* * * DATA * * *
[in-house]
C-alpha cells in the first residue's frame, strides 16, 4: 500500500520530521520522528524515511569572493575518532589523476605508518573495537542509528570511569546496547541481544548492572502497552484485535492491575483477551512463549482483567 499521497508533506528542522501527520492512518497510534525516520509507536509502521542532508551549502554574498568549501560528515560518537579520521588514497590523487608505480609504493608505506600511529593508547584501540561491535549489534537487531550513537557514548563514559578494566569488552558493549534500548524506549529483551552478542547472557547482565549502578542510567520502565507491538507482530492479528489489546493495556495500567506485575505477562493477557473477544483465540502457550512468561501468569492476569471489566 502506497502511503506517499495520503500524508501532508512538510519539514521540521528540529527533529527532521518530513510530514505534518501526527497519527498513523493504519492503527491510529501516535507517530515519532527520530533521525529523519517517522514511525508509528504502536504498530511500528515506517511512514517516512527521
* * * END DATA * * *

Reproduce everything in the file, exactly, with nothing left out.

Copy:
[in-house]
C-alpha cells in the first residue's frame, strides 16, 4: 500500500520530521520522528524515511569572493575518532589523476605508518573495537542509528570511569546496547541481544548492572502497552484485535492491575483477551512463549482483567 499521497508533506528542522501527520492512518497510534525516520509507536509502521542532508551549502554574498568549501560528515560518537579520521588514497590523487608505480609504493608505506600511529593508547584501540561491535549489534537487531550513537557514548563514559578494566569488552558493549534500548524506549529483551552478542547472557547482565549502578542510567520502565507491538507482530492479528489489546493495556495500567506485575505477562493477557473477544483465540502457550512468561501468569492476569471489566 502506497502511503506517499495520503500524508501532508512538510519539514521540521528540529527533529527532521518530513510530514505534518501526527497519527498513523493504519492503527491510529501516535507517530515519532527520530533521525529523519517517522514511525508509528504502536504498530511500528515506517511512514517516512527521